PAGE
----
The Flesh Eaters in 1981, promoting their second album, A Minute to Pray and A Second to Die
The Flesh Eaters in 1981, promoting their second album, A Minute to Pray and A Second to Die
Scott Lindgren

The Flesh Eaters Are Back, and As Unconventional As Ever

Before Los Angeles punk rock became infected with the rigidly limiting hardcore ethos and calcified into a grotesque self-parody, it was a wide-open, volcanic crucible. Alongside classic snarling 1977 miscreants like the Weirdos, Skulls, Deadbeats, Bags, there coexisted a deliciously bizarre array of diverse musical tangents — Black Randy's apocalyptic funk, the guitar-free Screamers, the Germs' deconstructed sludge. But the absolute living-end strangest were The Flesh Eaters, a band trading in an assaultive, industrial-strength brand of esoteric rock & roll philosophizing. Led by the intense, cerebral writer-singer-educator–record producer Chris Desjardins (aka Chris D), the Flesh Eaters, despite serial personnel shifts, quickly became a Hollywood institution, one who never sounded like anything but themselves and never did anything that was even slightly predictable.

Perhaps the highest example of punk's disimprisoned aesthetic, the Flesh Eaters staggered and slammed through a propulsive round of shadowy, wrenching albums, all topped off by Chris D's agonized vocals, always detailing otherworldly tableaux that typically found him crawling naked through broken glass to atone for or repair some spiritual or romantic catastrophe. It was a sort of devastating existential psychedelic state: intense, low-lit, scorching in its brutal immediacy and assuredly not for the fainthearted — the ultimate achievement in uneasy listening.

"I don't think The Flesh Eaters would've happened if it had not been for the U.K. and New York punk scenes goosing Los Angeles' outcast musicians to give it a go here," Desjardins says. "When the L.A. punk scene exploded, I was already writing record reviews for Slash Magazine, and I thought, 'Why the fuck not?" I don't need some suit-and-tie, coke-sniffing record company twat to tell me it's OK.

"This was really an important moment, not just for knowing I could play music but also [because] the DIY ethos in every facet of my creative life, including my writing, has always been the prime thing for me. Music writers have often called it indescribable," Desjardins says. "I guess we just do it to play the kind of music we like, the way we like to play it. Or, to paraphrase, before the whole shithouse goes down in flames."

Never one to squander an opportunity to raise some hell, The Flesh Eaters are back, one more in a spasmodic series of reunions, with Desjardins leading the group's stellar and best-known lineup.

Chris D.EXPAND
Chris D.
Courtesy Chris D.

"Paradoxically, though I'm the sole lyricist, wrote about three-quarters of the music and am the nominal head of the band, I'm the only one who doesn't make their living playing music," he says. "All the other guys in this lineup, who played on A Minute to Pray and A Second to Die, the second Flesh Eaters album, are all very successful in their own endeavors. John Doe and DJ Bonebrake from X, Steve Berlin of Los Lobos, Dave Alvin, formerly of The Blasters, with his band, and Bill Bateman, drummer of The Blasters, as well as other bands around town, such as The Electrick Children.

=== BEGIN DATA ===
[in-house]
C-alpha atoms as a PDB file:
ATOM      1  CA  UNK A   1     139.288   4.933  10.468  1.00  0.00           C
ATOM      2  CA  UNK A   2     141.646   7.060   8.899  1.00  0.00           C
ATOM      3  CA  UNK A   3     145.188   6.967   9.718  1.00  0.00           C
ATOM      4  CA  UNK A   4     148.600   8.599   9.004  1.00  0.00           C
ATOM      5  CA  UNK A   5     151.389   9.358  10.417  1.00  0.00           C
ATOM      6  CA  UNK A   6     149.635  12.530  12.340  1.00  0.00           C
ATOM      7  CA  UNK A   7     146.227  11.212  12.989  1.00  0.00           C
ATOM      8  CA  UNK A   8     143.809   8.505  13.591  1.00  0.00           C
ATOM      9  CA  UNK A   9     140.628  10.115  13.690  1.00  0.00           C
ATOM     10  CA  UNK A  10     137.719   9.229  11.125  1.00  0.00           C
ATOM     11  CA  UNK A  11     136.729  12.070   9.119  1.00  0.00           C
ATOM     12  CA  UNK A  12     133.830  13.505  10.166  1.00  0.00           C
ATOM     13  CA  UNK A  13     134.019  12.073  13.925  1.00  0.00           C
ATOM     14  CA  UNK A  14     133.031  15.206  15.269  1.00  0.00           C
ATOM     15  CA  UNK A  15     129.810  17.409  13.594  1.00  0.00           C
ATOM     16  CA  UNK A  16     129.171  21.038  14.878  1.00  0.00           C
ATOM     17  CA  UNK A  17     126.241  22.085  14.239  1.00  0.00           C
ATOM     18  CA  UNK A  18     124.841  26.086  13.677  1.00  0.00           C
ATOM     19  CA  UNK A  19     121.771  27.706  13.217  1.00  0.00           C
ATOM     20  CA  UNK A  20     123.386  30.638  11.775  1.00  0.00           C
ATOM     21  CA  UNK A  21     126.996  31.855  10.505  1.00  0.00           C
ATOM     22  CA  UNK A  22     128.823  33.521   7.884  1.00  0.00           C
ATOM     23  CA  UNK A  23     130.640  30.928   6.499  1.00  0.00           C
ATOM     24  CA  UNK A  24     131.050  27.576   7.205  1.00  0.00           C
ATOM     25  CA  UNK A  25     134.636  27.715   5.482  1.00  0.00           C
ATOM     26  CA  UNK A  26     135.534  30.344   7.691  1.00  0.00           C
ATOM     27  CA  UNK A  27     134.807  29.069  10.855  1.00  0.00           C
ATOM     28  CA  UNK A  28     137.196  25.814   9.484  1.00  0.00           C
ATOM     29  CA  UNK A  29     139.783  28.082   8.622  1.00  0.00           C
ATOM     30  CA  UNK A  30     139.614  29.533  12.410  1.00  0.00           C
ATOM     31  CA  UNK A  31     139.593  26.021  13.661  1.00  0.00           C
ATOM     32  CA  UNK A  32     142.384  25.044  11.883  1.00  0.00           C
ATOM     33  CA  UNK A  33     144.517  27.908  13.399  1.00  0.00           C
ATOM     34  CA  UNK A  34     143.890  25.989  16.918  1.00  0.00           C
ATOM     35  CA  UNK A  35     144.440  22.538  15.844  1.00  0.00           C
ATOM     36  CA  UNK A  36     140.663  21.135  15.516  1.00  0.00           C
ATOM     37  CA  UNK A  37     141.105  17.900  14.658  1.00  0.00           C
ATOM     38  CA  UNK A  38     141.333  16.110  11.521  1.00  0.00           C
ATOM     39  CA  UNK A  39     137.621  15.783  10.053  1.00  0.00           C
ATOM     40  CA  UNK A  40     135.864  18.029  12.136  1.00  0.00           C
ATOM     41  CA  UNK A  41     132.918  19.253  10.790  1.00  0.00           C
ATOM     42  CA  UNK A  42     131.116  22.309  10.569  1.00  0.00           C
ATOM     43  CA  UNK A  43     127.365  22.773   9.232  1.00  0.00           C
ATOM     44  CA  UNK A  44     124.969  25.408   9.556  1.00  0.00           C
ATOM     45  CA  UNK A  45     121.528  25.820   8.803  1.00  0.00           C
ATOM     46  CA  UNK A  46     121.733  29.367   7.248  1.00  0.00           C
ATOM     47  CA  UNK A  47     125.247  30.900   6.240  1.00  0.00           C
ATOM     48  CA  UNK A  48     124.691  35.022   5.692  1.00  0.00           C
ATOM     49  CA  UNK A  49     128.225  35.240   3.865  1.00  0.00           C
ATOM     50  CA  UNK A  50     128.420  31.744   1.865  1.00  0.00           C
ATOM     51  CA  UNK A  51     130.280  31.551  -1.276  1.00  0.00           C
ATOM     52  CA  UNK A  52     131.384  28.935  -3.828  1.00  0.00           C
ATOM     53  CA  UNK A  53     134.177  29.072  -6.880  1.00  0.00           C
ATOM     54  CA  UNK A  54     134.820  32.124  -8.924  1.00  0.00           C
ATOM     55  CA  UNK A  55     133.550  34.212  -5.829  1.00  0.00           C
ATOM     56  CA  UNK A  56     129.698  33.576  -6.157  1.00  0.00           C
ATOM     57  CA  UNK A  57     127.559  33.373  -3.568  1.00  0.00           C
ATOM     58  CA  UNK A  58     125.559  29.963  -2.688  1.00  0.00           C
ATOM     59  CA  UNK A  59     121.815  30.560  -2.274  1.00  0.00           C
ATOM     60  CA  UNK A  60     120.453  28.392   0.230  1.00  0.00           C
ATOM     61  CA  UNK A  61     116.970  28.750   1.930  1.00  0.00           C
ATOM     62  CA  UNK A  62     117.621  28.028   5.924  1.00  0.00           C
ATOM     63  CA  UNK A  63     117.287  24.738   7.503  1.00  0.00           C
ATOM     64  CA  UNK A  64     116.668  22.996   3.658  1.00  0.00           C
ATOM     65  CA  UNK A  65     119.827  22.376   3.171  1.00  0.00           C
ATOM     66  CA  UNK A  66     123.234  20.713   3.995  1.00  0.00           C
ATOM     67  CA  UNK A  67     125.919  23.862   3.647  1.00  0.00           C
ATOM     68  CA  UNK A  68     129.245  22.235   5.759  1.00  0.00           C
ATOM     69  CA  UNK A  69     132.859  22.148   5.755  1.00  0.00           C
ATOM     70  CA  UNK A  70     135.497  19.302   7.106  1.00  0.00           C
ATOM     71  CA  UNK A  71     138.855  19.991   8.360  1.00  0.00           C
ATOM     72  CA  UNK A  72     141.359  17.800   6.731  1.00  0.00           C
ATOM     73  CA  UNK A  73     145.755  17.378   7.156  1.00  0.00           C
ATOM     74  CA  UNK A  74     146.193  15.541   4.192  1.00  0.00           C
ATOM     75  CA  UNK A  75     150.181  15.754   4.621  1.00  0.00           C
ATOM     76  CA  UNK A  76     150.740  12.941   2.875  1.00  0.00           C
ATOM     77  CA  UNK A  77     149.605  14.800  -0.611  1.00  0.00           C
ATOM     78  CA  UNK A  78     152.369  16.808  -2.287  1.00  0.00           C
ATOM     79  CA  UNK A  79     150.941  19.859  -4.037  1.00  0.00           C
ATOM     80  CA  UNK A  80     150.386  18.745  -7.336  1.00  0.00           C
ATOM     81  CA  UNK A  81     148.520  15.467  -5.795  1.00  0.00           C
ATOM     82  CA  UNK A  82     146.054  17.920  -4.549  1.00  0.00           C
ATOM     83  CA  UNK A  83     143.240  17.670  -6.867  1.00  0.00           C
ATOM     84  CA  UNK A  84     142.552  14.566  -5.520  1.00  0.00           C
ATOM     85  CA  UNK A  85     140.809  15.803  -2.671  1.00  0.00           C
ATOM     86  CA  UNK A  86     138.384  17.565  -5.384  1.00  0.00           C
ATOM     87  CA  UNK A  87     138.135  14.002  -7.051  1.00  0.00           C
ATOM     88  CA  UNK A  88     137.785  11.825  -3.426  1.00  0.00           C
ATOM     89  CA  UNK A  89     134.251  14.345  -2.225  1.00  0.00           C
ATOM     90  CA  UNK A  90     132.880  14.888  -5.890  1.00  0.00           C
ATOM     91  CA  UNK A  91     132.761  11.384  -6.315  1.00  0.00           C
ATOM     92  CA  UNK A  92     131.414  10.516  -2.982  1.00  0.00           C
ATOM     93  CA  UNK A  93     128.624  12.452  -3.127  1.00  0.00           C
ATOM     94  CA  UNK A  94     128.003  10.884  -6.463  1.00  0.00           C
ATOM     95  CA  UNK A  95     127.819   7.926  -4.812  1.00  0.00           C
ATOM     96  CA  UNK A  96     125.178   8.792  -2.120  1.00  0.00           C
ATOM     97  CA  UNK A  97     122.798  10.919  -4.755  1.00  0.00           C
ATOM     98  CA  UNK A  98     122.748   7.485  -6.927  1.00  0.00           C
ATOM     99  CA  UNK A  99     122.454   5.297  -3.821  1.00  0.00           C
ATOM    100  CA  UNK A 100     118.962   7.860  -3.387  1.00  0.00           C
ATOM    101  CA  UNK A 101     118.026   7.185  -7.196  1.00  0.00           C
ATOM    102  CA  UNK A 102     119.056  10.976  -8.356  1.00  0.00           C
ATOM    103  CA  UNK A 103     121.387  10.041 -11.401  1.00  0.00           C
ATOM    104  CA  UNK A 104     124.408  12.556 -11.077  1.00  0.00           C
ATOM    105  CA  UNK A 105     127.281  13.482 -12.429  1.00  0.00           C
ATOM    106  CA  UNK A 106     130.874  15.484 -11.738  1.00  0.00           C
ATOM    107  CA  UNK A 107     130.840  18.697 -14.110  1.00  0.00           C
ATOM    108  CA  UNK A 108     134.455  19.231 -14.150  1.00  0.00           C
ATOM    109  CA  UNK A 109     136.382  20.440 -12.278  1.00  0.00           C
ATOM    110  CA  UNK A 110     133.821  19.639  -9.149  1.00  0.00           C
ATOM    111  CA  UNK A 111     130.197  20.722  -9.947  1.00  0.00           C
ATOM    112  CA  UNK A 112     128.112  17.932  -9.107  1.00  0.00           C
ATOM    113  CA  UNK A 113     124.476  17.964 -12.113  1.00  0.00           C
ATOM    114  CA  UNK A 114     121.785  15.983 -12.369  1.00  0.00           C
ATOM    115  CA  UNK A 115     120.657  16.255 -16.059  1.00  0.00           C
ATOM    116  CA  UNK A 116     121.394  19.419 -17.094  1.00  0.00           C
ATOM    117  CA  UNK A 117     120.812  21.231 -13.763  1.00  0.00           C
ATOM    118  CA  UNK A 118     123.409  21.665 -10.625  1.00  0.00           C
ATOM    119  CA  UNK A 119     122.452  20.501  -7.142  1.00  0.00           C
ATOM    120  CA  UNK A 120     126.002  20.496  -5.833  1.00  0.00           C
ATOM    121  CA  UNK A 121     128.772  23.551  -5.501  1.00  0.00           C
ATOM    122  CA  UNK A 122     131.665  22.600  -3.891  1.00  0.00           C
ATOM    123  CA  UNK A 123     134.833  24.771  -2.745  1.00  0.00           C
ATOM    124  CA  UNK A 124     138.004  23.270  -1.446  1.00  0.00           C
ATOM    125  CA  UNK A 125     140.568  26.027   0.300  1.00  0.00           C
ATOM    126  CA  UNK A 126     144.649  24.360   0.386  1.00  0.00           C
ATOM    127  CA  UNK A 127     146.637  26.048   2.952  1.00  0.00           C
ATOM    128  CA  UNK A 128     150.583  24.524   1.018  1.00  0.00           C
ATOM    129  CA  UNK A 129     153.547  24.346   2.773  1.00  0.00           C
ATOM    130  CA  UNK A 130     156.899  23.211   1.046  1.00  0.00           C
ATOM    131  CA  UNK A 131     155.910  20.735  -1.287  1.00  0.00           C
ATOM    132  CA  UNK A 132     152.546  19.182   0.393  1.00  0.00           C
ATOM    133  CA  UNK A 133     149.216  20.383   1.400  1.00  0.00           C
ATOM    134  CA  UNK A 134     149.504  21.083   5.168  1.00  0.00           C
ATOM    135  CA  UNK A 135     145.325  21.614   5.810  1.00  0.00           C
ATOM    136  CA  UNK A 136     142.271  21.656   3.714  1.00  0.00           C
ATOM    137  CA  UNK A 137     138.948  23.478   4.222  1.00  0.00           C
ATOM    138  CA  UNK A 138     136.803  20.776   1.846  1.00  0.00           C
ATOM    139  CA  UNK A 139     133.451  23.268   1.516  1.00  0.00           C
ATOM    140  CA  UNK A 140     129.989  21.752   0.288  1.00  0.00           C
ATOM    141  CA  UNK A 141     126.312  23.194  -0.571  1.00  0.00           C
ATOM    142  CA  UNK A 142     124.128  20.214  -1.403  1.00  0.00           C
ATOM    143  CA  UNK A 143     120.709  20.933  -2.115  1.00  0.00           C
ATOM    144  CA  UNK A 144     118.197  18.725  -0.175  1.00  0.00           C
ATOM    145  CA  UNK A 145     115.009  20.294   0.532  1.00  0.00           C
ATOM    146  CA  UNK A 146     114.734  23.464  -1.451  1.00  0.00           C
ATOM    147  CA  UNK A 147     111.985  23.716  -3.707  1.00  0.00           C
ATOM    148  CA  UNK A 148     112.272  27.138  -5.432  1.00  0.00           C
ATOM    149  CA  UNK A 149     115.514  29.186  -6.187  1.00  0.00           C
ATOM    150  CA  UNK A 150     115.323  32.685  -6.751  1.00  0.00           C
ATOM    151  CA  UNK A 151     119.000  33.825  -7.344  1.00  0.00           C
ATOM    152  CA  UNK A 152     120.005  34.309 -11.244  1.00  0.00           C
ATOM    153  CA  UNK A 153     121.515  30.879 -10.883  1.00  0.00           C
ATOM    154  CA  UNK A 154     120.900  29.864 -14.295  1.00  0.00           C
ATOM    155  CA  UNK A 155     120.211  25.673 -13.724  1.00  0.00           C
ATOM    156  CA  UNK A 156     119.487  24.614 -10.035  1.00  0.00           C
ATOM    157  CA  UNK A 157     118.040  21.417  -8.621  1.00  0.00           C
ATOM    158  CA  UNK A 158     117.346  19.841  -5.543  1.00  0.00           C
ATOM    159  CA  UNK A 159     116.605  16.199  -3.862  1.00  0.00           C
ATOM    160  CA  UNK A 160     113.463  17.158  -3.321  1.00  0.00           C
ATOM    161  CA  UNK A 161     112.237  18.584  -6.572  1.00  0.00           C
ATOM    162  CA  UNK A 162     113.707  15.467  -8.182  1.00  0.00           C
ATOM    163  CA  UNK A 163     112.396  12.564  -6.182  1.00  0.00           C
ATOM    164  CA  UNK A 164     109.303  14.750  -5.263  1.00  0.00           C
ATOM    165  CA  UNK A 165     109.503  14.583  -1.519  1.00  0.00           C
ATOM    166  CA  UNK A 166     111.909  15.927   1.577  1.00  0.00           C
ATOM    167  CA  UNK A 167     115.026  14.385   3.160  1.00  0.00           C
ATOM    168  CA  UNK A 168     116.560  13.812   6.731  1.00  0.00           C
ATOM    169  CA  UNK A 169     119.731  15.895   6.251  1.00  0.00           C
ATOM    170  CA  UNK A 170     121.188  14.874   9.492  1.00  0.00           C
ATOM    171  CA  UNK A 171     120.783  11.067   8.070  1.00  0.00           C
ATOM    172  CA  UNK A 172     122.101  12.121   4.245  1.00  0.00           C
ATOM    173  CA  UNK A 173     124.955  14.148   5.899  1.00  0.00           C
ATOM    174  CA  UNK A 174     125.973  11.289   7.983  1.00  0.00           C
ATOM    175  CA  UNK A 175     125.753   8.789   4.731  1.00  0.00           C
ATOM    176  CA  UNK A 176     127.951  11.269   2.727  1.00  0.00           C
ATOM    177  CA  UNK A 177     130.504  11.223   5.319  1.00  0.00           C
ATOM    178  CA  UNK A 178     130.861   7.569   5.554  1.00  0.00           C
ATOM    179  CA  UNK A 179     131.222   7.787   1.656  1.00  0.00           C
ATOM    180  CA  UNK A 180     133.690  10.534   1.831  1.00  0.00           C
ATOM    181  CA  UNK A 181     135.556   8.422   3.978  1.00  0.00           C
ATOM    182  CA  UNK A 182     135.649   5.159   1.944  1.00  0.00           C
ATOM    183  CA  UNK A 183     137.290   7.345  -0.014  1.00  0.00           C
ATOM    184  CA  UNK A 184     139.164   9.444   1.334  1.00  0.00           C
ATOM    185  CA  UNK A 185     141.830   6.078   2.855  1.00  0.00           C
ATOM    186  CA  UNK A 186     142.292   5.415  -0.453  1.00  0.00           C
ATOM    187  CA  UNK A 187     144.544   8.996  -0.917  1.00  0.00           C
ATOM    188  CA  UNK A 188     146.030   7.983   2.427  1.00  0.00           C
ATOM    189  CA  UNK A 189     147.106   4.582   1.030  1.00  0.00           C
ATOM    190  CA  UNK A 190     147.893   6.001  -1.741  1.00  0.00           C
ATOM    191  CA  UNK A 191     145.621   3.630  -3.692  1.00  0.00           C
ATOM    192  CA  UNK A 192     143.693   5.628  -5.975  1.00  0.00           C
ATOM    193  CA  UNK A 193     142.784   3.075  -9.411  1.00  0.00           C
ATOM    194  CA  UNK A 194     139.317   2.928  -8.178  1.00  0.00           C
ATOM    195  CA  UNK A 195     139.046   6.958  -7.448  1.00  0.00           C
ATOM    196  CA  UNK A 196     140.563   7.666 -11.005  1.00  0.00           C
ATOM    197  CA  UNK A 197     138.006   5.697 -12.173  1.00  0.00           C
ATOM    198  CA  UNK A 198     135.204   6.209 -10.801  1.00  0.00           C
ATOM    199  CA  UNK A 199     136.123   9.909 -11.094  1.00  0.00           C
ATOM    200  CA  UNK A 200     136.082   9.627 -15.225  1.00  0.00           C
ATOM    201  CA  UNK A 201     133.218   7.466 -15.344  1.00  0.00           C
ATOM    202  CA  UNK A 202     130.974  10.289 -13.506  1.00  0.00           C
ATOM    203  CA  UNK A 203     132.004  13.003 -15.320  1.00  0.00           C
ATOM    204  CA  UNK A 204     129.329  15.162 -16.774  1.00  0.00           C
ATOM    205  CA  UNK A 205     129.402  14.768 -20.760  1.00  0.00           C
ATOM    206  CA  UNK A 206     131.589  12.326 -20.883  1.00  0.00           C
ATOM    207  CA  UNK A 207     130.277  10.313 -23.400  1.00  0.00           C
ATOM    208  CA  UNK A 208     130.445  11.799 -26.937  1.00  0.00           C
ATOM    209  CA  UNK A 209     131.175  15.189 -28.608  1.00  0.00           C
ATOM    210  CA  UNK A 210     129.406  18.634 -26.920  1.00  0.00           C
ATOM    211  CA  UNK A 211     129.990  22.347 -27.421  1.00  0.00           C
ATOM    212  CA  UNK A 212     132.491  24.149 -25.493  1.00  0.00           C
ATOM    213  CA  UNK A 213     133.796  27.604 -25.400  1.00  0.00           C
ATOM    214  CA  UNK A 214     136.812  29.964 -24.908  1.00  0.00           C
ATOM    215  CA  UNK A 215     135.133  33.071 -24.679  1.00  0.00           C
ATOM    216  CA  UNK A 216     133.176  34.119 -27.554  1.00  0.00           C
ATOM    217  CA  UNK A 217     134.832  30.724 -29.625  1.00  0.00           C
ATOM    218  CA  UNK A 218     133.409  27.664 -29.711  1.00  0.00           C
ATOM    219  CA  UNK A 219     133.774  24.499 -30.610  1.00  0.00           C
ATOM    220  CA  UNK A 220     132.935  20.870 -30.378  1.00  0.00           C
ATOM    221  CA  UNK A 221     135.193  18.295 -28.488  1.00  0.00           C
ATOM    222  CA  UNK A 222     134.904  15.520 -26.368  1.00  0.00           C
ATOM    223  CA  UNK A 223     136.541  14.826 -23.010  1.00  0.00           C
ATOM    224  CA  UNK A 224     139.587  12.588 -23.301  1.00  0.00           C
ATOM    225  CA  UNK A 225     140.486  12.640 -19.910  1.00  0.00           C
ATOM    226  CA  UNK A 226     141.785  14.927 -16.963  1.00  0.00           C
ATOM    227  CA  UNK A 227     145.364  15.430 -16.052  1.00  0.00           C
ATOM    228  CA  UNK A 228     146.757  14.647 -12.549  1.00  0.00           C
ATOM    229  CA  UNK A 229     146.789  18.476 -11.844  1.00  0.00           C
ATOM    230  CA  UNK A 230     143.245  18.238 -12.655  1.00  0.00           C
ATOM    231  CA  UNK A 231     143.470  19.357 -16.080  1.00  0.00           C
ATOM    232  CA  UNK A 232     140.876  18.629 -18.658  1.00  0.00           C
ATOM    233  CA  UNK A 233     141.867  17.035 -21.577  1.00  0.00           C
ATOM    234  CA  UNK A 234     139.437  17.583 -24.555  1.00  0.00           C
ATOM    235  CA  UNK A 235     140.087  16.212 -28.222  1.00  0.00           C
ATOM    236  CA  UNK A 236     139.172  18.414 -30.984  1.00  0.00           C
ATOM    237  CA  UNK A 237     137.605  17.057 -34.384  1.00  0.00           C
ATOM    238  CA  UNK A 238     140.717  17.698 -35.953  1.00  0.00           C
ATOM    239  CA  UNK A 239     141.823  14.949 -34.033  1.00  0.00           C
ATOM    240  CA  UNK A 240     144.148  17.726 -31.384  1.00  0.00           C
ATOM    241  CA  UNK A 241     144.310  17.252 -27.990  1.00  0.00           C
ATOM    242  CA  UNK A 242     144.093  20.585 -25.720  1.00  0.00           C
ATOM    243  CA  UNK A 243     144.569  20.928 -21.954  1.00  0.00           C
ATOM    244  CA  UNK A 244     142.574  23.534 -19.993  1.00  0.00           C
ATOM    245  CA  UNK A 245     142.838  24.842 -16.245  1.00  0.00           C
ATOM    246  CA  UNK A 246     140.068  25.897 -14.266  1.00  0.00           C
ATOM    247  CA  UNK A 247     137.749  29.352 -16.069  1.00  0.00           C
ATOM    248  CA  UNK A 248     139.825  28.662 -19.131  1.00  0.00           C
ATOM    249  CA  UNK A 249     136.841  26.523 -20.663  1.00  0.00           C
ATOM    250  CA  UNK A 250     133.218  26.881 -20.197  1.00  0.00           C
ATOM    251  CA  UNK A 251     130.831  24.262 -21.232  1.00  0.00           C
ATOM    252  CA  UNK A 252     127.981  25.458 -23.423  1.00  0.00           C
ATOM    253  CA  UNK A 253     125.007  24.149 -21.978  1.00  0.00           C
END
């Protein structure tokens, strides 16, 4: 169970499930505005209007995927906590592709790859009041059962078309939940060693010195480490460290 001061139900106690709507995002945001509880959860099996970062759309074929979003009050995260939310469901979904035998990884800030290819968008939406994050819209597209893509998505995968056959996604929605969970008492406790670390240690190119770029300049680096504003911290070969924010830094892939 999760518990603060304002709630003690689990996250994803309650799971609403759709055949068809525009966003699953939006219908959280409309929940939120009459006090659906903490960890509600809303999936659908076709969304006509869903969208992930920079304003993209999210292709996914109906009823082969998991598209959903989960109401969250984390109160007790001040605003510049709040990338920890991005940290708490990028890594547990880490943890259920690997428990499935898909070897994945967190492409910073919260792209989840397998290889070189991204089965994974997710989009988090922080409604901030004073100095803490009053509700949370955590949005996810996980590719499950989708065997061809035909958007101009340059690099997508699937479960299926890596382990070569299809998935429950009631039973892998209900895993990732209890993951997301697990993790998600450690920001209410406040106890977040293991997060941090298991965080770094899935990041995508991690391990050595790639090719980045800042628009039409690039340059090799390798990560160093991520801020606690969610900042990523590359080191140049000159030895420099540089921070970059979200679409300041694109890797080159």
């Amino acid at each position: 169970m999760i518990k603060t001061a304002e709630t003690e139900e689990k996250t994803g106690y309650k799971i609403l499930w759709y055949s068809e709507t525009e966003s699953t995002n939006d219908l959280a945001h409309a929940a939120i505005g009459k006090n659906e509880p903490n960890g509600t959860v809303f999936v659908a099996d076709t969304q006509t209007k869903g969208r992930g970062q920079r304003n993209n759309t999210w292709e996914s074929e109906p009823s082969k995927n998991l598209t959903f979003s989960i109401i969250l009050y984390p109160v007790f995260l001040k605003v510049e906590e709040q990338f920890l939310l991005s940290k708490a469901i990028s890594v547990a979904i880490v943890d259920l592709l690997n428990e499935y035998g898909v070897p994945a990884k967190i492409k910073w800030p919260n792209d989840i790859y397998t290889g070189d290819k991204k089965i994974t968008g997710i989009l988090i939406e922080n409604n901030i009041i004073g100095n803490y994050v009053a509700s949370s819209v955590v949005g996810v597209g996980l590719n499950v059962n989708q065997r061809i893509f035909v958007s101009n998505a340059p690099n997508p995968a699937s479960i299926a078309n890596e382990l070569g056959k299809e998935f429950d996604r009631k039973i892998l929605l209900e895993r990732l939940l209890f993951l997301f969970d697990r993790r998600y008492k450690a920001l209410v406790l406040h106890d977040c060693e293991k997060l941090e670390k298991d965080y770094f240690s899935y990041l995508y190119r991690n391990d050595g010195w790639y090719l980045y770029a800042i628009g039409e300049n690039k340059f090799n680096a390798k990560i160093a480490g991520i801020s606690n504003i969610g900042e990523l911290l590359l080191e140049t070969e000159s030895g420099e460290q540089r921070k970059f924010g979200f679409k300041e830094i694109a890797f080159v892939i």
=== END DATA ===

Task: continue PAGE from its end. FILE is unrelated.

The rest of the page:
"We do have a booking agency now, so theoretically we could be doing more shows than usual in the next couple of years. Of course, these guys' own bands take priority," Desjardins says.

It's not as if Desjardins has been sitting around clipping coupons and waiting for his buddies to free up their schedules. He is a prolific writer and film historian with an eye-popping résumé: "I had a very productive creative life, churning out a 500-page anthology of all my lyrics, poems and dream-journal entries in 2009; five novels; a volume of short stories; and my long-in-the-works Gun and Sword: An Encyclopedia of Japanese Gangster Films 1955–1980. It's 800 pages long, so that was a gigantic magnum opus to bring to a close.

"But I felt creatively blocked as far as writing fiction for a lot of reasons, mostly serious depression," he says. "So I decided to try a bit harder getting my other fellow Flesh Eaters to commit to some more shows — primarily, just to get my ass out of the house."

With five of this city's most celebrated musicians behind him, Desjardins' Flesh Eaters rate both as an all-star sensation and a singular creative exercise, which allows each player to stretch out and reach for invigoratingly unconventional — and hard-hitting — artistic territory.

"We'd always talked about doing more shows with this lineup for years," Desjardins says. "But it always seemed a bit hopeless, as these guys are all workaholic road dogs, and I'm horrible as ever at procrastinating on stuff till the last minute. But somehow, miraculously, there were the five gigs we did up the West Coast three years ago, and now these shows we're playing from San Diego up to Vancouver."

Desjardins is in the midst of another exhaustive cinema history book, a 500-page international noir/neo-noir compendium. He's also building up to a reformation of his post–Flesh Eaters collaboration with Julie Christensen, the Divine Horsemen, and intends to make another Flesh Eaters album. This will all doubtless come off with the somewhat haphazard yet fateful drive that colors and characterizes his offbeat approach.

"You never know whether you've got another 20 or 30 more years, or 20 or 30 more days, so make them count," Desjardins says. "Do it fucking now before they light the pyre or shovel in the dirt over you."

The Flesh Eaters play at the Echoplex at 8 p.m. on Thursday, Jan. 18.

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